Our tight ends, especially when combined with Hawk and Gio, should help to alleviate a lot of the issues with Dalton's arm strength. If you are limited in arm strength, the middle of the field becomes your friend. It takes a lot less to complete a ten yard pass around the hashes than the sidelines, in terms of arm strength. It's particularly maddening when you have the perfect personnel to aid this.
Gruden has been making the mistake of tailoring players to his style, instead of the opposite. Even with a moderately gifted talented QB like Andy Dalton, this smorgasbord of weapons that may as well have an address in the middle of the field, are misused and underutilized, and it's a damn travesty.
I would also like to take a moment to say that it is time for Ken Zampese to go as well. I do hope that Gruden leaves, and I hope that he takes Zampese with him.
Andy Dalton: As we watch the conclusion of the playoffs, we all see the talent level of the quarterbacks remaining, and that's what we all aspire to root for. It is not wrong to want that. It's too early to say that we do or do not have a player on the rise in Dalton. While his stats have improved each year, when compared to historical marks that he is matching, surpassing, or being compared to, you have to keep in mind that modern passing stats are bloated in comparison to their precursors. Alternatively, we've made the playoffs three years in a row with this guy. If you look at the stats from the first few seasons of Peyton Manning or Drew Brees' careers, you'll have some hope that things can continue to improve. At the same time, don't expect that either. For every Drew Brees, there are hundreds of guys that we have no idea exist. Don't put your faith in something becoming an outlier.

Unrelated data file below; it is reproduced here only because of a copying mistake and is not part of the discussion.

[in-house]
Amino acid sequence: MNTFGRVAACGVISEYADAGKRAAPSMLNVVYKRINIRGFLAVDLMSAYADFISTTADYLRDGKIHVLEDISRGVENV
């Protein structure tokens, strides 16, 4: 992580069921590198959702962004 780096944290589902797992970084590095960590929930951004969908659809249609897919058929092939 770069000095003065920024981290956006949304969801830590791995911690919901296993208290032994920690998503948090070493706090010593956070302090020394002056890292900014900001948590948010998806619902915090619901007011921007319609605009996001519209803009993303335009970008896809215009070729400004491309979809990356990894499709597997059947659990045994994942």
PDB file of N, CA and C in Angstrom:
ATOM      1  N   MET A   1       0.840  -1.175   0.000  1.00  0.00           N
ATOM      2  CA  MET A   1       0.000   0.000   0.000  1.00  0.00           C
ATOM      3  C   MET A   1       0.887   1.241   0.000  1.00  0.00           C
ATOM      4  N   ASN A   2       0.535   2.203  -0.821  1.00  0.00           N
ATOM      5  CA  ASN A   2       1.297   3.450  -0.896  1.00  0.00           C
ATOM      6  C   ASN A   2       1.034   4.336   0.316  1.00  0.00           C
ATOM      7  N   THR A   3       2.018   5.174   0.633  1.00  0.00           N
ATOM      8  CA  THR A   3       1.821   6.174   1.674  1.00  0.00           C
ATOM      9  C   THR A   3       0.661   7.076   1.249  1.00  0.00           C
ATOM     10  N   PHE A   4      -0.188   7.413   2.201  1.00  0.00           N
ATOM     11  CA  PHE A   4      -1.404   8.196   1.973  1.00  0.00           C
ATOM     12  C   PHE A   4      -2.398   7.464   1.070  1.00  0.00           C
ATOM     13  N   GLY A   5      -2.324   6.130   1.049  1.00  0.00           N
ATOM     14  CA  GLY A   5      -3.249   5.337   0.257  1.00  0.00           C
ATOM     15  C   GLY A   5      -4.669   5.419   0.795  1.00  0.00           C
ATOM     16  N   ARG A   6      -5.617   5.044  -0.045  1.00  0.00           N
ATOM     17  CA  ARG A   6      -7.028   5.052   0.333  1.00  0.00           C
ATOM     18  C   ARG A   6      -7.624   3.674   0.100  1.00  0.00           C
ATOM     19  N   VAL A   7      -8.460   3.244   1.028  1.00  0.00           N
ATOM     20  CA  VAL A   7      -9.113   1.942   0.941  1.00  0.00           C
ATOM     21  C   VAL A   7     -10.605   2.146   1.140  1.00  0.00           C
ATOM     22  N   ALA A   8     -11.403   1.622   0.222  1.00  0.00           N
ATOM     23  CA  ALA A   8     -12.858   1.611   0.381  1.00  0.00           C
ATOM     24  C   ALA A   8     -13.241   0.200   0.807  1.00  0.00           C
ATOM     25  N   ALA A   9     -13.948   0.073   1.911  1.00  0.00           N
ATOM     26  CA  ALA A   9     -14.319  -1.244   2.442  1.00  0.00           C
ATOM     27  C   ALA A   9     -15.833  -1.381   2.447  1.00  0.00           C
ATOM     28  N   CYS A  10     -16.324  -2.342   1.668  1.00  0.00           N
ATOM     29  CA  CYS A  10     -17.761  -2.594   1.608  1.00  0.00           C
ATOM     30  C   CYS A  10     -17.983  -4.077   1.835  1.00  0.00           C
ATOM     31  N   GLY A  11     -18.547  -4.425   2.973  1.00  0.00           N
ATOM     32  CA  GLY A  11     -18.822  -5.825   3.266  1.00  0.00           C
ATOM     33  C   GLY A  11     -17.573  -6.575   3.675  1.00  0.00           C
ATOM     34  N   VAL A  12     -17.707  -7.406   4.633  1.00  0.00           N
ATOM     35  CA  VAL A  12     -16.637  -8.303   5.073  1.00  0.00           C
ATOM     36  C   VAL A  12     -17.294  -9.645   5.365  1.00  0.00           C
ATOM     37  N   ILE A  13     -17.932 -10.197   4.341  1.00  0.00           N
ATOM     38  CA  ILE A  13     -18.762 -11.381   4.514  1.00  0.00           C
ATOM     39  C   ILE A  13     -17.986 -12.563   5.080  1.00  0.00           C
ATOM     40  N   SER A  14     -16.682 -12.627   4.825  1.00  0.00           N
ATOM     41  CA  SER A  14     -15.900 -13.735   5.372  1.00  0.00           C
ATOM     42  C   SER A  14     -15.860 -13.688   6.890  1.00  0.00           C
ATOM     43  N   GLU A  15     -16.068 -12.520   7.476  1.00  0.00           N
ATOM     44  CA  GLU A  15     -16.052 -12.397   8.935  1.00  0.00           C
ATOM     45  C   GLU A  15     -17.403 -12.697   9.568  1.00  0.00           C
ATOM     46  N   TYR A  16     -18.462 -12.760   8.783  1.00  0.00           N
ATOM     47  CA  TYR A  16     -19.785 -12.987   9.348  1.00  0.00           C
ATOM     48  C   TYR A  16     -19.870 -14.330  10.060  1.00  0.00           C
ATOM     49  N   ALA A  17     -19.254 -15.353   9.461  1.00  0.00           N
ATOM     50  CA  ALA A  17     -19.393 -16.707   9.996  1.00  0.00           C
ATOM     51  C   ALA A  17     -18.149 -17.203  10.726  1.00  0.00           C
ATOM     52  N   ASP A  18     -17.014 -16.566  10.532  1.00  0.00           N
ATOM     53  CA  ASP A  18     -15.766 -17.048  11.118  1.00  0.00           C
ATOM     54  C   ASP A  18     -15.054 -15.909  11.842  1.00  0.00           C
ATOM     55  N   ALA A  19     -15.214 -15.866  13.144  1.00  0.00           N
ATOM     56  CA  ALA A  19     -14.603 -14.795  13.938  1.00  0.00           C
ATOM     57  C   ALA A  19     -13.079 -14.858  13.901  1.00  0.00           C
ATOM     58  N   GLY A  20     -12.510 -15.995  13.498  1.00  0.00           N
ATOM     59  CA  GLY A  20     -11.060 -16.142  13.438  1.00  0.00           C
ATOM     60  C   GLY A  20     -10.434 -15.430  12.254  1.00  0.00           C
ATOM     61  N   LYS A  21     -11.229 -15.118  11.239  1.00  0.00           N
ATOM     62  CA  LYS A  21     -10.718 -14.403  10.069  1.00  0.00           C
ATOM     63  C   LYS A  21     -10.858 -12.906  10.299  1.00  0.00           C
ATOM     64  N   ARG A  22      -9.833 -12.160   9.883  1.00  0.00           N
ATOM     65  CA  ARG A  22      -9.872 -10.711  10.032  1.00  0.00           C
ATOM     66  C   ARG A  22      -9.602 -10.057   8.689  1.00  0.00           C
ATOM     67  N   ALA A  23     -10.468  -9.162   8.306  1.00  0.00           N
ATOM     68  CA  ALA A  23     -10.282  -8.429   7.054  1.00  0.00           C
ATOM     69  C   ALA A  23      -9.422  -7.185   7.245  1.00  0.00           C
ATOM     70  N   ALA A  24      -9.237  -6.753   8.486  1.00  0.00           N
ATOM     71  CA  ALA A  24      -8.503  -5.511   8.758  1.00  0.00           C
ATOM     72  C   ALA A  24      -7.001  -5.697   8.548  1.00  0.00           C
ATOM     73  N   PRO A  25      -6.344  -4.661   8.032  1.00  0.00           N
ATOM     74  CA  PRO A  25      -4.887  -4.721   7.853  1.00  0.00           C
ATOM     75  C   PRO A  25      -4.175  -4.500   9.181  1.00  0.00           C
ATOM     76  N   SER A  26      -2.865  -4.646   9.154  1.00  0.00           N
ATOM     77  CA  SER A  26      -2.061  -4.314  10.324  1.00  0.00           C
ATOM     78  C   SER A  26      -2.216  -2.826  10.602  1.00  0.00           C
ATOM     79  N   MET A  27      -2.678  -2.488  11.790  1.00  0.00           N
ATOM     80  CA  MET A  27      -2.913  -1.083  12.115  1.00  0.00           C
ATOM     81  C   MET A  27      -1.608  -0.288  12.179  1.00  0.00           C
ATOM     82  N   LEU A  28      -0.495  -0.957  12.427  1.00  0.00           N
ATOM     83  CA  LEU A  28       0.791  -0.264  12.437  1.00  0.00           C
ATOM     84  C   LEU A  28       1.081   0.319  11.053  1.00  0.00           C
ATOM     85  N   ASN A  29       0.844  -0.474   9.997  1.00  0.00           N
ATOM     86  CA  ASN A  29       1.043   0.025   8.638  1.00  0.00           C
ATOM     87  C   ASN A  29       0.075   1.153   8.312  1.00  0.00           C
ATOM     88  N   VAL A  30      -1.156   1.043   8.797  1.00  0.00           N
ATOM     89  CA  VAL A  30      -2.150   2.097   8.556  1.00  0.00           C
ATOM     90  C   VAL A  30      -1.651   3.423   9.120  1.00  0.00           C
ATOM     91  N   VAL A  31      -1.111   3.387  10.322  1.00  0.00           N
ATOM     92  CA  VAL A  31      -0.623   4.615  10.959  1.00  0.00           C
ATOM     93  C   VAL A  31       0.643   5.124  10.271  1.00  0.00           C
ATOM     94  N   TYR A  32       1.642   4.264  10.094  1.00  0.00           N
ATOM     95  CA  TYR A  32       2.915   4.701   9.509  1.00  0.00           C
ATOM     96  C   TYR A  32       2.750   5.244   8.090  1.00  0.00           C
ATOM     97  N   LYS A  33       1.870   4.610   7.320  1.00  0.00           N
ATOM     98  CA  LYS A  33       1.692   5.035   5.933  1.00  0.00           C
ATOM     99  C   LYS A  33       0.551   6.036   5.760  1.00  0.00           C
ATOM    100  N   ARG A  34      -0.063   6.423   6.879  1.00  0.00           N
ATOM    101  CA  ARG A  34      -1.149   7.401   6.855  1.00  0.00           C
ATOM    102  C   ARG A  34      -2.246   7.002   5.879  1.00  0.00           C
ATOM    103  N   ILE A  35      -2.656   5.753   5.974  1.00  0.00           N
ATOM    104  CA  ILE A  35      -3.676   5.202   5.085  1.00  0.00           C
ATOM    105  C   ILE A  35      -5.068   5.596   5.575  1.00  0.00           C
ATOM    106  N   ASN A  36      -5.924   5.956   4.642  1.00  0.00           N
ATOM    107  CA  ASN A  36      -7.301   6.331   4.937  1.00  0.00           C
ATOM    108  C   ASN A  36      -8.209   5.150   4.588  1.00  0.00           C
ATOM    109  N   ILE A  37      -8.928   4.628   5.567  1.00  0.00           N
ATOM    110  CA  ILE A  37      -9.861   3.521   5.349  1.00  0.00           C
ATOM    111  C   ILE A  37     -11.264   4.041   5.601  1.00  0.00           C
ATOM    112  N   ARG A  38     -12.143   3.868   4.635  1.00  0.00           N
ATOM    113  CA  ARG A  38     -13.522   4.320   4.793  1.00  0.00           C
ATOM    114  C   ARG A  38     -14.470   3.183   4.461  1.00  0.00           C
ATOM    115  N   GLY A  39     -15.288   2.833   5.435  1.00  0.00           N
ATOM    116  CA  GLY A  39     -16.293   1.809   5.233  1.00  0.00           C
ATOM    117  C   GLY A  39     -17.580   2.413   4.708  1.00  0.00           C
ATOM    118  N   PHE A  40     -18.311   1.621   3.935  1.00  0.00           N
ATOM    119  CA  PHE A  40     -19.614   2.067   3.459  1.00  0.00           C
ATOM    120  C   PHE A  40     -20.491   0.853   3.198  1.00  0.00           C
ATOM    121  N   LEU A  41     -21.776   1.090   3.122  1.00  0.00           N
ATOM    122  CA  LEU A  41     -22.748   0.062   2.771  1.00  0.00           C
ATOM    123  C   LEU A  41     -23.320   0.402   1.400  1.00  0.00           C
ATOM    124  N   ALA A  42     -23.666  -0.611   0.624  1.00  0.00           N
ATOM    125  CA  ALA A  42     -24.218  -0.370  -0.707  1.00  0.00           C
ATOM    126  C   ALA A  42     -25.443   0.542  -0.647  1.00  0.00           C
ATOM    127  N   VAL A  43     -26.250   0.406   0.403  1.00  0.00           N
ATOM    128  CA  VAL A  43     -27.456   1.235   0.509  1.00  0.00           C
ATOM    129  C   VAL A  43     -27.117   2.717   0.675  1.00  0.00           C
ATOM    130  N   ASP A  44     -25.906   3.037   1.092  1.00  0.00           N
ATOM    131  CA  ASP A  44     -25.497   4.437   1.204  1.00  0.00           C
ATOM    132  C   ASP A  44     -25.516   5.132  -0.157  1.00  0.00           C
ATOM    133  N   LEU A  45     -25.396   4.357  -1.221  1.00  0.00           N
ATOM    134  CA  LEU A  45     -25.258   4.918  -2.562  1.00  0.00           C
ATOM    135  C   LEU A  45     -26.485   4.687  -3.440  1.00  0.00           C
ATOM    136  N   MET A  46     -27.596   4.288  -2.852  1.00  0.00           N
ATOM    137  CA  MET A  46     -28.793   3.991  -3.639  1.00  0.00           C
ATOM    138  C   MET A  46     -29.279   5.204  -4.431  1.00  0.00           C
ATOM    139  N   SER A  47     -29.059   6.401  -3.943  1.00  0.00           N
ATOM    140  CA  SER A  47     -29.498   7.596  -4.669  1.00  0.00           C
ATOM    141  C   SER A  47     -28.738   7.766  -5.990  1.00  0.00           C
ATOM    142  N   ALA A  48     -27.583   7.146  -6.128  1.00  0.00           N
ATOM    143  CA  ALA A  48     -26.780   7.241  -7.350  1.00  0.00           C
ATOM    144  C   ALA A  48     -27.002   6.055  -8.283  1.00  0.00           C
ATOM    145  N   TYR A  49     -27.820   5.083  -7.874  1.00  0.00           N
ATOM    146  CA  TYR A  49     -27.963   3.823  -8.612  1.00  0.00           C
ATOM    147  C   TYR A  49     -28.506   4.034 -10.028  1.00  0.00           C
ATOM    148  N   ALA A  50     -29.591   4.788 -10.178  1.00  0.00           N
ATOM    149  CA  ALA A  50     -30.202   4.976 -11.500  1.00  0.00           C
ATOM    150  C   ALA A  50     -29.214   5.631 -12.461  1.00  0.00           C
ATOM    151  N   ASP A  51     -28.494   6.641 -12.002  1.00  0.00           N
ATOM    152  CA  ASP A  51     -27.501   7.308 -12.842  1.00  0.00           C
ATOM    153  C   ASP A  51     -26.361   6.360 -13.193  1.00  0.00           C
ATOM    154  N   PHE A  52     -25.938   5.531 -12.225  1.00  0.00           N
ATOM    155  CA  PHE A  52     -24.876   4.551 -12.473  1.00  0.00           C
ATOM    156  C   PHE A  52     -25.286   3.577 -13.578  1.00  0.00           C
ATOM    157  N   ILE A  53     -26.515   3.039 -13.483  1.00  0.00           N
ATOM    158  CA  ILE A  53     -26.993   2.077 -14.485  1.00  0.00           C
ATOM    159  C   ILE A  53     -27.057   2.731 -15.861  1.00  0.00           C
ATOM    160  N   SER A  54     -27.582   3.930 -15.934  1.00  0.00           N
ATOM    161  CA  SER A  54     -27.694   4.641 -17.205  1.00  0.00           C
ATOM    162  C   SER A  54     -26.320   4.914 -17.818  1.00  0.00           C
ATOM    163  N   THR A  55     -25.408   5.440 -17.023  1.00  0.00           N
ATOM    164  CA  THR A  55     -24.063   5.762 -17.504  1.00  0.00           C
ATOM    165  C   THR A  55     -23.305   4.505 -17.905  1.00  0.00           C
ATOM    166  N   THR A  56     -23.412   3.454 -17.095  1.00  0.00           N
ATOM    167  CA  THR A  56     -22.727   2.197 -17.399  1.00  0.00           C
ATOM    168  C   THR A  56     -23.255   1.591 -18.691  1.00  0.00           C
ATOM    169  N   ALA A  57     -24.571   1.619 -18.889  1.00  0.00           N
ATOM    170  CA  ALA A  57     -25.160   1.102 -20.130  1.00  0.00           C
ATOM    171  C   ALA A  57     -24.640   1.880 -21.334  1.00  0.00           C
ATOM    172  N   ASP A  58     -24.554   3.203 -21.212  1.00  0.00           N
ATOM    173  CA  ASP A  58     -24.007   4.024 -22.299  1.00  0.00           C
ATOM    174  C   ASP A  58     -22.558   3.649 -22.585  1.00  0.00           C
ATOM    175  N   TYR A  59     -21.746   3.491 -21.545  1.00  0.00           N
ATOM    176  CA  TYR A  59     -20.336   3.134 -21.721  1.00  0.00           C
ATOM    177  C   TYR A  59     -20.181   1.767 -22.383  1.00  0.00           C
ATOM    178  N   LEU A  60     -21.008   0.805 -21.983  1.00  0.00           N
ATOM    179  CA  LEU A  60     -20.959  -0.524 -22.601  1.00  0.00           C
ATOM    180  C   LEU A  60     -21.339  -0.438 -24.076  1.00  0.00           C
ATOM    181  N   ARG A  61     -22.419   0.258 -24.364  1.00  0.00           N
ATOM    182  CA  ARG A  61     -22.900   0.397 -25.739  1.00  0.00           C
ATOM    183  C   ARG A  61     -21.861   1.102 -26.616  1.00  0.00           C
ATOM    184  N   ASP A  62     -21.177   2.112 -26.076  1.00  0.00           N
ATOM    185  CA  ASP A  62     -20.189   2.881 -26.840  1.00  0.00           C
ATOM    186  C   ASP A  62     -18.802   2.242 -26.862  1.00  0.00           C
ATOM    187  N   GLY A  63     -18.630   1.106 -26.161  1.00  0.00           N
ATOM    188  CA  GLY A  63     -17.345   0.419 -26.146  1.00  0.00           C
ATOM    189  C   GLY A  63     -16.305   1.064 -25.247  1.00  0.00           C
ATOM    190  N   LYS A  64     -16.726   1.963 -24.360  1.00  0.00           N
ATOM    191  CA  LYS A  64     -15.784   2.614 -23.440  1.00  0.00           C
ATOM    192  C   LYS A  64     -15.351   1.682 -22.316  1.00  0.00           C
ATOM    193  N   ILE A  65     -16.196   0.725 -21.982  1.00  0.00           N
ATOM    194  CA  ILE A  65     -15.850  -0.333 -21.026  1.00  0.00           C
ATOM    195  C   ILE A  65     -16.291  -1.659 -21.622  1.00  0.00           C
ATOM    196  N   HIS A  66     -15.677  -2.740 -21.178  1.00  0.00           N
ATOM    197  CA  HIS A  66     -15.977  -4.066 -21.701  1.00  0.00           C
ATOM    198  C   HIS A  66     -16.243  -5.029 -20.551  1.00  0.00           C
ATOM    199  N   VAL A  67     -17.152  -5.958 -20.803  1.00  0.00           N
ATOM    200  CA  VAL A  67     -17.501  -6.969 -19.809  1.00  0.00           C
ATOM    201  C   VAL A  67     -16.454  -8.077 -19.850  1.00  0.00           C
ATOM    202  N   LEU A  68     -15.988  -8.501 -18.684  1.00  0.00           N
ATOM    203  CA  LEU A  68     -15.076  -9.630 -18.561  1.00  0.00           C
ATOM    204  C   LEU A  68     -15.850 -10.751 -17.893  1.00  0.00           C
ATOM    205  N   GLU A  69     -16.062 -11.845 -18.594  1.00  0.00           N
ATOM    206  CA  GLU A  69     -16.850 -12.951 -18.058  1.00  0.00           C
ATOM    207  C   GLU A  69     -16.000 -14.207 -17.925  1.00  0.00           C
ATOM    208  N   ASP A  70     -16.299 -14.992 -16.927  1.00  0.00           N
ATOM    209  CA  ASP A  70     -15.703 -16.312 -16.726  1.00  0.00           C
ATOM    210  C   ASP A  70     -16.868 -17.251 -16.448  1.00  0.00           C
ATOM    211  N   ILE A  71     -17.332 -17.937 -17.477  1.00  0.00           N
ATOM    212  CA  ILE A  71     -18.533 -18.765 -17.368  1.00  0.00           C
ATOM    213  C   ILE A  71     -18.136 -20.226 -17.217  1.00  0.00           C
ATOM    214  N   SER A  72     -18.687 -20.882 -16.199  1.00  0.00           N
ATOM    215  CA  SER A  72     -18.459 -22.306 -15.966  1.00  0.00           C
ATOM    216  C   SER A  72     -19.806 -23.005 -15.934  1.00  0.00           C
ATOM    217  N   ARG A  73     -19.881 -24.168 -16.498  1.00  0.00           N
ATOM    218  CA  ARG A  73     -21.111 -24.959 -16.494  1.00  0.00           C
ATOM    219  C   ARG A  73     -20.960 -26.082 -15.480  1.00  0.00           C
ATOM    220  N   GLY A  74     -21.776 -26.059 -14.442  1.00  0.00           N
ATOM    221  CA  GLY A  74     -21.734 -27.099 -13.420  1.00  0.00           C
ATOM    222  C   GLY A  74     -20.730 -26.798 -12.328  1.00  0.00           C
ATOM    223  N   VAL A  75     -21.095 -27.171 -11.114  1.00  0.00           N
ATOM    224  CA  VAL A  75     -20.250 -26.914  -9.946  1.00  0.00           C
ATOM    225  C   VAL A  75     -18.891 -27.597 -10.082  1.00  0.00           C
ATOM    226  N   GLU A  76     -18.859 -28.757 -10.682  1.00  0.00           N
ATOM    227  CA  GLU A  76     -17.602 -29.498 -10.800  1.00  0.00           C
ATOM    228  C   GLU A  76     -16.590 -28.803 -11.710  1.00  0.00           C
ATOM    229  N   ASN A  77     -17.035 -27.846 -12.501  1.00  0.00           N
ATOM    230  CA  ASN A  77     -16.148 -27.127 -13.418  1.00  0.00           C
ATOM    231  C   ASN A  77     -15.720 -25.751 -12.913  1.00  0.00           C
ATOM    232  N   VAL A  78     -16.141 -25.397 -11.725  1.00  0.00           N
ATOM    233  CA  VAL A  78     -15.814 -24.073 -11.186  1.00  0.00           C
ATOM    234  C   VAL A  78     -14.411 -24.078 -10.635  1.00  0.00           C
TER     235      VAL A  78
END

I admit, that even I was calling for Andy's head just 48 hours ago. Obviously, the guy has physical limitations physically. We are all aware of them, so I'm not going to re-hash them here. So what's the difference between Andy and Drew Brees, or Alex Smith, or Nick Foles? In my opinion, it is coaching and the offensive system that these players are put in. Each of those quarterbacks have been put in a system that takes advantage of the QBs strengths, as well as the strengths of the talent around those QBs, while hiding the weaknesses each may have. Andy has not had that opportunity. I feel that in a system administered by a coordinator that understands our offense's strengths and weaknesses, Andy will step forward. I'm not saying he will be Drew Brees, but I am saying that he will be better than he could ever hope to be when Jay Gruden is part of the picture. Even withing our own organization, we have a coordinator in Mike Zimmer who took a struggling player in Rey Maualuga, and put him in a position that emphasized his strengths, minimized his weaknesses, and the guy had a great season. That just goes to show the difference between a great coordinator and an average or bad one.
***This is me telling Josh that I would like to be considered to write for CJ in the future. That is also the most awkward sentence I've ever composed in my life.***